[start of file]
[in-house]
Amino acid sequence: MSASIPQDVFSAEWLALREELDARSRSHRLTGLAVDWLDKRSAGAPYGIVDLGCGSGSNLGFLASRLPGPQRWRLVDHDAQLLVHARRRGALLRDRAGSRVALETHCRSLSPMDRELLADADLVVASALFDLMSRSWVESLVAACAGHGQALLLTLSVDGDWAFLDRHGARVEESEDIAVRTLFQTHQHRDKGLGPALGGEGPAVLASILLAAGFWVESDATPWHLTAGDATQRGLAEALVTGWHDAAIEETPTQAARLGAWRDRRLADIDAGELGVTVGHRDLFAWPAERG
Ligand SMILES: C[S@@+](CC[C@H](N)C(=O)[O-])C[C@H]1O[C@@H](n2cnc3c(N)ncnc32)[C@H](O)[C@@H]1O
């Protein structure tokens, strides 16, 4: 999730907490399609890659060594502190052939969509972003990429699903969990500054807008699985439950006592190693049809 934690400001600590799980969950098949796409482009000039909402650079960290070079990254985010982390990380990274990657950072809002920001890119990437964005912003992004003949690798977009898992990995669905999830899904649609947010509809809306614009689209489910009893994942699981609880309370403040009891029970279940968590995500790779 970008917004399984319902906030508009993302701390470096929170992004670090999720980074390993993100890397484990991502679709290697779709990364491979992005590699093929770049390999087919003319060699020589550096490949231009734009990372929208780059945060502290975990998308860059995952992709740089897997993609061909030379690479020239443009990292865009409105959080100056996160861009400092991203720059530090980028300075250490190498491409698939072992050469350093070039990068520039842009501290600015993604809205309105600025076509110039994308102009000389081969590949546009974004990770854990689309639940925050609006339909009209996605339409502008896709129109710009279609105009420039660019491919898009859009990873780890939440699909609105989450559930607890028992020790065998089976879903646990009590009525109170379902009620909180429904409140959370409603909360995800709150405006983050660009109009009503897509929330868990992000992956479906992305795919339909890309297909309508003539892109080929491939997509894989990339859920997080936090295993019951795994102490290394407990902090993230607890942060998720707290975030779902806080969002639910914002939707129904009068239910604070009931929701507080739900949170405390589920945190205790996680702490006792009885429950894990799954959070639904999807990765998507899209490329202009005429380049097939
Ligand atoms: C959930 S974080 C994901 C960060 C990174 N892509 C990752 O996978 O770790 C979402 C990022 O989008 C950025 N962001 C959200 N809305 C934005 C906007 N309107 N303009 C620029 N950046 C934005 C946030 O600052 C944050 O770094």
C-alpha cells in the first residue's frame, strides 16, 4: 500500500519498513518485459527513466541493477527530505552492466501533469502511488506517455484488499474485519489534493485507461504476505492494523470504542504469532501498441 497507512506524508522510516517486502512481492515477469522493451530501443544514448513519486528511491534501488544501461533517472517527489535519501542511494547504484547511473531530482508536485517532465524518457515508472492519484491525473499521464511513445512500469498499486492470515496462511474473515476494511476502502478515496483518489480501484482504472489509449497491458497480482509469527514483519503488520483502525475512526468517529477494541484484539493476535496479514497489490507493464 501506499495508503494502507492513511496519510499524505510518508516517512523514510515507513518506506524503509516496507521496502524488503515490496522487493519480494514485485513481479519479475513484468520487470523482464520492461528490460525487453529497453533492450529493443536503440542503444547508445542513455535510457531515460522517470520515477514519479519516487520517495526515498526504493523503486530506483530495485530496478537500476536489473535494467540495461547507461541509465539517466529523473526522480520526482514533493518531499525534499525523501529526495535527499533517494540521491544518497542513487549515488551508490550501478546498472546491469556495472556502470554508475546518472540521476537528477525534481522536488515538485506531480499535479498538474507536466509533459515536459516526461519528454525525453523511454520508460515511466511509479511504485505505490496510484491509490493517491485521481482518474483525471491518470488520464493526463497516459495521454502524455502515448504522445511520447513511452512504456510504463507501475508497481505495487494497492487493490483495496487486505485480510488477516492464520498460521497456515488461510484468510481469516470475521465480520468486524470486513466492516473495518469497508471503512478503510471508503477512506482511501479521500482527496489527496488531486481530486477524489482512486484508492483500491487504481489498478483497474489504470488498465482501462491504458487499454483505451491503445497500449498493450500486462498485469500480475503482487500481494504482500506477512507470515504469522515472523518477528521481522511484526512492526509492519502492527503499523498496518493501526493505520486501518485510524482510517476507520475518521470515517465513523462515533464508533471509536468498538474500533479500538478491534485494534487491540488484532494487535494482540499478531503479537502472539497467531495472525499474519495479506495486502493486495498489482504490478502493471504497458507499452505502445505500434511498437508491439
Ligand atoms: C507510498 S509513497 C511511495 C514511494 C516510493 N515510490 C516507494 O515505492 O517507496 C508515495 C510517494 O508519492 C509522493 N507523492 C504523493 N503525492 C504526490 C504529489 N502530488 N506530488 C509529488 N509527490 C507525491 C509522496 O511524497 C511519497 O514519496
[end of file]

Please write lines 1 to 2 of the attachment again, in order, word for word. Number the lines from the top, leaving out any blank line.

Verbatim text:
[in-house]
Amino acid sequence: MSASIPQDVFSAEWLALREELDARSRSHRLTGLAVDWLDKRSAGAPYGIVDLGCGSGSNLGFLASRLPGPQRWRLVDHDAQLLVHARRRGALLRDRAGSRVALETHCRSLSPMDRELLADADLVVASALFDLMSRSWVESLVAACAGHGQALLLTLSVDGDWAFLDRHGARVEESEDIAVRTLFQTHQHRDKGLGPALGGEGPAVLASILLAAGFWVESDATPWHLTAGDATQRGLAEALVTGWHDAAIEETPTQAARLGAWRDRRLADIDAGELGVTVGHRDLFAWPAERG